One of my favorite ingredients of spring is big, juicy sweet onions. You know the kind, the ones that are so mild in flavor that you can eat them like apples. Typically, I’ll use them raw in salads and on burgers.
But this year I bought so many I didn’t know what to do. Enter the free-form cheese and onion tart. My newest recipe is basically a savory version of a rustic fruit tart, meant to be served as a side dish. And if you ask me, this French onion tart works with any spring meal.
What is a free-form tart?
I mentioned that this is a free-form tart recipe, which is part of the reason it is an easy side dish.
But what does free form tart mean? It means the tart is shaped informally and cooked on a baking sheet instead of carefully fitted into a classic tart pan. It is a more rustic style of tart but one you will commonly see in French cafés.
If you’ve never made a rustic tart, I think you will enjoy shaping your tart shell by hand. This style of tart crust can be made very quickly and has an inviting, homemade look. My favorite rustic fruit tart is one of Jacque Pépin’s made with apples and a simple crust that doesn’t even need chilling.
A crust shortcut for making rustic onion tarts in a hurry
I recommend using your favorite pie dough recipe for the base. (Check out the one from the Pépin link above if you need a good crust recipe.) Alternatively, you can use a frozen pie crust in the name of saving time. Like anything else, this sweet onion tart recipe is better with homemade. But it is still perfectly satisfying using this time-saving tip.
The best onions to use in this savory tart recipe
The key to a delicious Sweet Onion Tart is using the best onions. I like the Texas Sweet Onions available in spring. It also works with Vidalia, Maui onions, etc. Just beware of onions that are starting to sprout.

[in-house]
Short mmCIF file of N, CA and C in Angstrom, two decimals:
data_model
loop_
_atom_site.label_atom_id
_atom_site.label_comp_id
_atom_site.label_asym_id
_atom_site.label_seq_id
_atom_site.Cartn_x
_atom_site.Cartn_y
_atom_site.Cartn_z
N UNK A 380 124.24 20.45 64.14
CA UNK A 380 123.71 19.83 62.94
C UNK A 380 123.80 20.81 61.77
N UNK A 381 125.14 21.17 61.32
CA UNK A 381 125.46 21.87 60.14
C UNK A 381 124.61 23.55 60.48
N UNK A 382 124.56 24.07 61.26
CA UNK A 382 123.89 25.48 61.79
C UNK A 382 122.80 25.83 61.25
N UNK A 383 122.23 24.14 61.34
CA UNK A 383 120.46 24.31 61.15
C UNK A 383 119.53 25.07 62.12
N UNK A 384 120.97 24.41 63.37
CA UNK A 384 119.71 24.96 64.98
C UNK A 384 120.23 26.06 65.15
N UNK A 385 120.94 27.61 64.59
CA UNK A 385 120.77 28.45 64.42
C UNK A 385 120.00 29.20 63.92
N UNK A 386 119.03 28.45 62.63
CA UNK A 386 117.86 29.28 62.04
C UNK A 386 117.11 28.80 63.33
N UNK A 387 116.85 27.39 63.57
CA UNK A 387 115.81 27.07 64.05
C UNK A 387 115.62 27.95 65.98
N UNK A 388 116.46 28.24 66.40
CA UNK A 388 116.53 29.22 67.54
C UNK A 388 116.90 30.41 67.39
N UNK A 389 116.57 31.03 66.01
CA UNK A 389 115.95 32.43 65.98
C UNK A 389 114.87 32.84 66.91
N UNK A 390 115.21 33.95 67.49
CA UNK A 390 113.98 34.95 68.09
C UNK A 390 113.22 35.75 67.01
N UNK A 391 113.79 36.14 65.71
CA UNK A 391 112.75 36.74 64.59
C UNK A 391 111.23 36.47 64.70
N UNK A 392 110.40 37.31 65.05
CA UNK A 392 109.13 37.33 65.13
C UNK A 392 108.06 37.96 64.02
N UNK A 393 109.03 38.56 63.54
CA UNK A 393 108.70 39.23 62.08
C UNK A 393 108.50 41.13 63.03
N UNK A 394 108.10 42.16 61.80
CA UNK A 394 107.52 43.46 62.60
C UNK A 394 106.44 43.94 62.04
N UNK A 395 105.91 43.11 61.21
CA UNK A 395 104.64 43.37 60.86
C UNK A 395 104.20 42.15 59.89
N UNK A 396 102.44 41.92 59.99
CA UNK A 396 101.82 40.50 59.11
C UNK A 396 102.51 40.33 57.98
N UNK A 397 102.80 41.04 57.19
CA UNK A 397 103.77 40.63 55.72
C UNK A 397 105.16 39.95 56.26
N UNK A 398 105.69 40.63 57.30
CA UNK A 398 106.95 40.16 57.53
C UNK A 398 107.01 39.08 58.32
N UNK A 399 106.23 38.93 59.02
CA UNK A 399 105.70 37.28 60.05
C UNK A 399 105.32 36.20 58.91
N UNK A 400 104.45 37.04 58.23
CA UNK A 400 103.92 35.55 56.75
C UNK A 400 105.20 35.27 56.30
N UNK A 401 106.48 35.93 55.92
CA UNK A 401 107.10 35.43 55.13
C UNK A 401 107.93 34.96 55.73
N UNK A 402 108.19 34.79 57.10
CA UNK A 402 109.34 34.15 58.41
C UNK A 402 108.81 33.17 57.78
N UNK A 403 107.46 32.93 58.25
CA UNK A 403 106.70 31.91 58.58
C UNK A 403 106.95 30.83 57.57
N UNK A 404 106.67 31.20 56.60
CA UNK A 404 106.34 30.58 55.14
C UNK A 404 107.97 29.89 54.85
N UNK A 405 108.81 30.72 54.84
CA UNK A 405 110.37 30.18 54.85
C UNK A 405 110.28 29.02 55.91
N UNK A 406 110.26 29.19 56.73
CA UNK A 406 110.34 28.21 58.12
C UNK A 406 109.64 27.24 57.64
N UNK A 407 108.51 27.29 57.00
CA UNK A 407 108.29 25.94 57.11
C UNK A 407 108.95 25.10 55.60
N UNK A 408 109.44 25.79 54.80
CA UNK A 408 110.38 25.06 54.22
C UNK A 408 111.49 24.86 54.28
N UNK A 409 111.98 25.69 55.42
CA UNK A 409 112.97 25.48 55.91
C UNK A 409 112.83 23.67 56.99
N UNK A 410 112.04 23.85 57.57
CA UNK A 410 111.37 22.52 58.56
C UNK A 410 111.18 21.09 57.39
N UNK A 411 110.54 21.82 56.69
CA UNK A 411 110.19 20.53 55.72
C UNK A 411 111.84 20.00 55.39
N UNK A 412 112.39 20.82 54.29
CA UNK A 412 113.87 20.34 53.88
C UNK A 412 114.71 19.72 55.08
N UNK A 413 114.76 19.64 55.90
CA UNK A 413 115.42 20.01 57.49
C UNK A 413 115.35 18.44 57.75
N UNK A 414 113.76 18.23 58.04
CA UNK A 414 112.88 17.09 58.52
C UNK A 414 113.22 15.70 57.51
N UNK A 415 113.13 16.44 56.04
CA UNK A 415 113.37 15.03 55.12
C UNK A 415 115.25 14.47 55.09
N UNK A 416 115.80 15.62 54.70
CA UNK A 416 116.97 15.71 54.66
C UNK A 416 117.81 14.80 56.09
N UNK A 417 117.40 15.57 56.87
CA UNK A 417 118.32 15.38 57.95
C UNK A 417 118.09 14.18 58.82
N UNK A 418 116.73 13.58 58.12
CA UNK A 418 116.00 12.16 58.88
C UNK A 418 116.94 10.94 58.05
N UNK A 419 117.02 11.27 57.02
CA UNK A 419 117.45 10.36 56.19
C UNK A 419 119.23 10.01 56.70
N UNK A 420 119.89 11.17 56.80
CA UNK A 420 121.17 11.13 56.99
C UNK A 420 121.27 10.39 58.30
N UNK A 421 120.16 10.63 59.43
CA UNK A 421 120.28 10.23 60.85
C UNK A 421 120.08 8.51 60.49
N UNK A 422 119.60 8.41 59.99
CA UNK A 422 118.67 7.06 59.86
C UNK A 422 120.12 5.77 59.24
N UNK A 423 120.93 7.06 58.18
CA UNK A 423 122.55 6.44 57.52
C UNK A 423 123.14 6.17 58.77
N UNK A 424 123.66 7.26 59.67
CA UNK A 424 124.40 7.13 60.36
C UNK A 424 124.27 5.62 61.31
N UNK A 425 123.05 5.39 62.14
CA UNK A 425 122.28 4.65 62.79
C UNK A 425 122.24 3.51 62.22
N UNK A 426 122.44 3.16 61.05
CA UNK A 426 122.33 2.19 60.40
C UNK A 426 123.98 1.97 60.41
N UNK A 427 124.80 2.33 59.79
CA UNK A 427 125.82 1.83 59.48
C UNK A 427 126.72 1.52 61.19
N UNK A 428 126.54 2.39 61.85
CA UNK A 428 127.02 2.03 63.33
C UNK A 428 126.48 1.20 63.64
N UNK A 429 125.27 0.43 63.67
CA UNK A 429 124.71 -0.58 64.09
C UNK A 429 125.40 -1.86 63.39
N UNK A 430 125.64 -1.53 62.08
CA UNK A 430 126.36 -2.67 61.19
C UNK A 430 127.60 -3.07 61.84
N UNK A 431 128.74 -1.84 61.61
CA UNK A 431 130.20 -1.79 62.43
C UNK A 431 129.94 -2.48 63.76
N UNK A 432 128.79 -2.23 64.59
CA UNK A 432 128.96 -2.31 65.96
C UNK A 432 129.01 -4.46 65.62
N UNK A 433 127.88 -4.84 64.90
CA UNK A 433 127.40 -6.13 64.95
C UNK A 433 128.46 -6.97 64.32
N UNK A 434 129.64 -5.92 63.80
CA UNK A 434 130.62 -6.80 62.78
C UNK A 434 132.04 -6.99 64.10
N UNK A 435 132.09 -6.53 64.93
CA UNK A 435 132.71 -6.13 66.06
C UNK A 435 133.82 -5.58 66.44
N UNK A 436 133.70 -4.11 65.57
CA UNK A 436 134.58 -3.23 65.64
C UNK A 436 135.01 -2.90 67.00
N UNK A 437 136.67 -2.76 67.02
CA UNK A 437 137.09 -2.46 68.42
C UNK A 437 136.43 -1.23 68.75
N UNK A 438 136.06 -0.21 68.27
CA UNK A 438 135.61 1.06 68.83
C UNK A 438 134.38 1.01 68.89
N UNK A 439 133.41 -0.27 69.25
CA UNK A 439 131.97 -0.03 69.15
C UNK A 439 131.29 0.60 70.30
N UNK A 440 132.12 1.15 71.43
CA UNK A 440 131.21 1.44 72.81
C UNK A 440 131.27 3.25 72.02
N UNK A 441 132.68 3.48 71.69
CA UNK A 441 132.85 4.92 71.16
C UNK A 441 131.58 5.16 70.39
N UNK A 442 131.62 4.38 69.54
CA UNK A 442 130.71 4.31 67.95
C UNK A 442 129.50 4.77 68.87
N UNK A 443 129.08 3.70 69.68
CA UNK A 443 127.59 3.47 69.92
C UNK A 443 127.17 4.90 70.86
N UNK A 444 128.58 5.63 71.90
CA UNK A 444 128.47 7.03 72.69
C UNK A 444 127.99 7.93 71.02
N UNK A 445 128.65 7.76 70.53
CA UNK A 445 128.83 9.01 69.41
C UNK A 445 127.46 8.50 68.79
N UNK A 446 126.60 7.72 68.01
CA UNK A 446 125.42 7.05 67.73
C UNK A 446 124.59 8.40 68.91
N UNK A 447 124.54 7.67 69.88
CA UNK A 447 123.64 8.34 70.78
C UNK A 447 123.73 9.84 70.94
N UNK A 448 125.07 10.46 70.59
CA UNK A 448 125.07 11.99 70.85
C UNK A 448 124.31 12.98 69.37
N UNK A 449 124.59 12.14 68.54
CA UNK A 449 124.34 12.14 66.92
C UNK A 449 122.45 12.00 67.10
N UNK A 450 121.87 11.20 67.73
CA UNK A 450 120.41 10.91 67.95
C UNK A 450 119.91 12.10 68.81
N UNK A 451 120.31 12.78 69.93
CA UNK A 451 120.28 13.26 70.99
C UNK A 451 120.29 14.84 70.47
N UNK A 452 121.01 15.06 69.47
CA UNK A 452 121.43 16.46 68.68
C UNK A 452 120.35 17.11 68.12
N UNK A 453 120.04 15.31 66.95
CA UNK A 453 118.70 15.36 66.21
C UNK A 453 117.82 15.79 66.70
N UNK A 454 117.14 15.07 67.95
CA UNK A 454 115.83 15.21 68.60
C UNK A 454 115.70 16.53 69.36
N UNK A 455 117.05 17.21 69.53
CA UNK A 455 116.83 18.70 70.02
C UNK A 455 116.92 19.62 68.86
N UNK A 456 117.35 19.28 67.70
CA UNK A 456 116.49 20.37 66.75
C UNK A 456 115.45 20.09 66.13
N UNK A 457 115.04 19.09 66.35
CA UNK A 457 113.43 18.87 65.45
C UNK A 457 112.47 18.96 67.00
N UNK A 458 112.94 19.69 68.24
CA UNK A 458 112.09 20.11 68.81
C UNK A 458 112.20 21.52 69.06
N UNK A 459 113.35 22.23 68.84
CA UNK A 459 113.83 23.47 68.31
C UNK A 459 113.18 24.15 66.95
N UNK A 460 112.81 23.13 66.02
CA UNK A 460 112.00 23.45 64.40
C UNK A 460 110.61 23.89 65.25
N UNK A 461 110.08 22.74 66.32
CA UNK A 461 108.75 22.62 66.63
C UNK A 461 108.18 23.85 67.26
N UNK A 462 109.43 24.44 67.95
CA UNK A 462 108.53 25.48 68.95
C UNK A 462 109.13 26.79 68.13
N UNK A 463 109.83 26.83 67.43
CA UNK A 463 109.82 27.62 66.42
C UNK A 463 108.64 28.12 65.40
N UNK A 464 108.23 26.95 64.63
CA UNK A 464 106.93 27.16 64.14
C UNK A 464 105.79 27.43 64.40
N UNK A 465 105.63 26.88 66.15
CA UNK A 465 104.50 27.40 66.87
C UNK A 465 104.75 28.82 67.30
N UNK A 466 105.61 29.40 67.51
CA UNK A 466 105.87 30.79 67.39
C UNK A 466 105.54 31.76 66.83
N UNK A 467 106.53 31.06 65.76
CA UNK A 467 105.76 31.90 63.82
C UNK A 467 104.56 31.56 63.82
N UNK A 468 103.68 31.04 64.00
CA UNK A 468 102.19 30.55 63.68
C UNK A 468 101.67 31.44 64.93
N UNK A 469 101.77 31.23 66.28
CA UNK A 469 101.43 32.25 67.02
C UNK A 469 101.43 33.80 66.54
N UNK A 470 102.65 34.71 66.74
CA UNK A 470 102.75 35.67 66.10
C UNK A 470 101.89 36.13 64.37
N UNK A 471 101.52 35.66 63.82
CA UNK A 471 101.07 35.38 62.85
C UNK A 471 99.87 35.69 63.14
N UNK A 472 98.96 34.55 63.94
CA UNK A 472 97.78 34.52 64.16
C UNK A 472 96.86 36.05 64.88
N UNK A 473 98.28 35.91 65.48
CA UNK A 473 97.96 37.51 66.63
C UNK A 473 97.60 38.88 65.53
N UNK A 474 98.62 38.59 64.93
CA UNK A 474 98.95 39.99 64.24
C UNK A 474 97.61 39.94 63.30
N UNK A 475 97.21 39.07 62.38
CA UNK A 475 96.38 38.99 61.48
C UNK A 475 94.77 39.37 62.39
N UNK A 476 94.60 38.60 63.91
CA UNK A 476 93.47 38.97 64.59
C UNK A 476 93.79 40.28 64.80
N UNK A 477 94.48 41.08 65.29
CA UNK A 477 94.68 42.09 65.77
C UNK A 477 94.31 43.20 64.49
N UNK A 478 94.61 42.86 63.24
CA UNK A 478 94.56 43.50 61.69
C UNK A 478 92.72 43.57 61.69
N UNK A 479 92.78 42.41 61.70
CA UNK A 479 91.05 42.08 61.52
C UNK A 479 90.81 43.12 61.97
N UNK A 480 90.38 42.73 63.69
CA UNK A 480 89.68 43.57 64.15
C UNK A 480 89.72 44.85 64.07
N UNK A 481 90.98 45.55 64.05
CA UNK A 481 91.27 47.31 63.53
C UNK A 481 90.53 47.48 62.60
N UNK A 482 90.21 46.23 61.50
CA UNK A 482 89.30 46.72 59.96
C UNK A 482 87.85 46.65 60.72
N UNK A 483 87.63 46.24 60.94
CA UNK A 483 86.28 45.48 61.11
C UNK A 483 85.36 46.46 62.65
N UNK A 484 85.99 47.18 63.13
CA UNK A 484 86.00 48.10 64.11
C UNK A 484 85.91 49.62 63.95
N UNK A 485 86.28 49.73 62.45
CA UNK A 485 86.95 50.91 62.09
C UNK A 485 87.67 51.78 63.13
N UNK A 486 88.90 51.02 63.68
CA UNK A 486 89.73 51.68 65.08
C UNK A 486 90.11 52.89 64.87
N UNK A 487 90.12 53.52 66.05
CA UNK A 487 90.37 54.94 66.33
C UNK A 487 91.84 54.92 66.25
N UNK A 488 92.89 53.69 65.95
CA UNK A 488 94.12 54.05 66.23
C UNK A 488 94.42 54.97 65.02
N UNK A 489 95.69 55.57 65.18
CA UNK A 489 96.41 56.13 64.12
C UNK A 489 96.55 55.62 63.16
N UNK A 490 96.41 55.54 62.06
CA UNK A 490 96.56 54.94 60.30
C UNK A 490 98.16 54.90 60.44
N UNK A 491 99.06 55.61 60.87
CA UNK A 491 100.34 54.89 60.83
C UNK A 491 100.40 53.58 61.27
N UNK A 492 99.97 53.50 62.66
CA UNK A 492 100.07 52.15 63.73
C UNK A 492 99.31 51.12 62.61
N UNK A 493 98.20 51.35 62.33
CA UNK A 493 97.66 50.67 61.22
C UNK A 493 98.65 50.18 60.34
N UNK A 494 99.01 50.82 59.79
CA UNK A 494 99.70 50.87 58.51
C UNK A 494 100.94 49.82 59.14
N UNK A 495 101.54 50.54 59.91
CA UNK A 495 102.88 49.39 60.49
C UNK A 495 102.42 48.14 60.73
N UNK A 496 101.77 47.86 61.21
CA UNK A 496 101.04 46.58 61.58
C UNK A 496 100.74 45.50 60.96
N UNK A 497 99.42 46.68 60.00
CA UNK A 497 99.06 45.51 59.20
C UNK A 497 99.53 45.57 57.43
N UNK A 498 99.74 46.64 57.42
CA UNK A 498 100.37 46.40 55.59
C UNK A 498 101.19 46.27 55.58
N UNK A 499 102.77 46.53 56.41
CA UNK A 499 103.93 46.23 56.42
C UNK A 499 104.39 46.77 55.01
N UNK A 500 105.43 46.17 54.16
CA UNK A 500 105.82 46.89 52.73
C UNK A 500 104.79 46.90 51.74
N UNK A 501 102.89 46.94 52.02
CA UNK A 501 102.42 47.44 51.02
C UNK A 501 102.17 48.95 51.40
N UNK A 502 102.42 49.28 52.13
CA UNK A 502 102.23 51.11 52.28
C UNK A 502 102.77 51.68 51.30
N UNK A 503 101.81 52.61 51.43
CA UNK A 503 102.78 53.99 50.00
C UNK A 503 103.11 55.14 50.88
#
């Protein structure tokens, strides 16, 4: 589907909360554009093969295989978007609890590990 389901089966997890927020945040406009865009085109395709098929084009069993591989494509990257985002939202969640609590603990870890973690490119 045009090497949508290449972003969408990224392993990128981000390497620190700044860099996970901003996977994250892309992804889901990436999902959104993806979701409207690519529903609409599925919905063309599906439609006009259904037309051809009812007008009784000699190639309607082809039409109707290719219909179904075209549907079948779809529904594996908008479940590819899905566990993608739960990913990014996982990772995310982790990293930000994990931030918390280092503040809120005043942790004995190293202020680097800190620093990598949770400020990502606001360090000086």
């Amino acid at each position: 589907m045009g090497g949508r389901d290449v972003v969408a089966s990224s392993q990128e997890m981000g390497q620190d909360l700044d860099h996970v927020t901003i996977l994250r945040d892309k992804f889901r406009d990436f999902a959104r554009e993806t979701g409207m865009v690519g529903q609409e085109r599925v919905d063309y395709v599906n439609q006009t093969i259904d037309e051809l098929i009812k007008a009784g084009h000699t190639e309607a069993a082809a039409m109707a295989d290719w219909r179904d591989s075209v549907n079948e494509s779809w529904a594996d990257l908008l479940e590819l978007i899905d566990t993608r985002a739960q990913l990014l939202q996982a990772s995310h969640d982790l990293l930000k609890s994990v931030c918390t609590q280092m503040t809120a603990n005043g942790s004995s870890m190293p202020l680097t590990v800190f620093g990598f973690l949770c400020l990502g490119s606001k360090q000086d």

Sprouted onions are still edible, however, they have very little usable onion inside. You will not be able to achieve the photo-ready onion rounds if you try to use a sprouted onion for this recipe. In addition, when an onion sprouts, its flavor profile tends toward bitterness and for this tart recipe, we’re trying to accentuate the onion’s sweetness. If you’re curious about sprouting onions, the Kitchn has a great article on what to do with sprouting onions and garlic.
To serve this free-form onion tart
As I mentioned in my introduction, this cheesy tart recipe is a great spring and summer side dish. Serve it with grilled or roasted fish or meats.
Make this onion cheese tart a vegetarian lunch dish
Alternatively, you can use it as the main course of a simple, vegetarian lunch or brunch. The recipe calls for topping the tart with tangy Gruyère, a Swiss cheese which melts beautifully.
Besides bringing a grilled cheese sandwich-like quality to the flavor, the cheese adds protein to this simple tart recipe. (If you have trouble finding Gruyère, you can substitute with Jarlsberg or Emmental cheese.)
Take it on a romantic picnic
If you cut and pack the tart slices carefully with some extra padding like a dish towel, you can also use wedges of this onion tart in place of sandwiches on a romantic picnic. Pair with a light-bodied white wine for an afternoon for two in the park.
Easy Cheese and Onion Tart
- 1 pie crust your favorite recipe or 1 frozen pie crust
- 1 lb sweet onions (such as Vidalia, Walla Walla, etc.), approx. 2 medium-large onions
- 1 cup gruyere cheese shredded
- 1½ tsp fresh thyme finely chopped
- 1 tbsp milk
- 2 tbsp cold, unsalted butter cut into 1/2-inch cubes
- Preheat oven to 400 degrees.
- Line a pizza pan or baking sheet with parchment.
- If using homemade dough, roll it into a circle approximately the circumference of the pizza pan or a rectangle to fit the baking sheet. Trim any edges. For frozen dough, shape it to fit the pizza pan. Store the crust in the refrigerator while you prepare the topping.
- Peel the onions and slice into thin rounds, approximately 1/4-1/3-inch thickness.
- Sprinkle the crust with the cheese, going all the way to the edges.
- Top with the thyme, sprinkled evenly across the crust.
- Starting at the center edge of the crust, place the onion rounds in rows, slightly overlapping each onion. (Working from the center to the left, then to the right makes for easy placement of the rounds, if you’re using a circular pan.) You can start from the edge or go diagonally if you’re making a rectangle.
- Lightly brush all the onions with milk then dot with the cubes of butter.
- Bake for 40 mins or until the tart is golden and onions begin to brown. If the edges of the tart start to brown during baking, cover them with foil.
- Serve hot or at room temperature.
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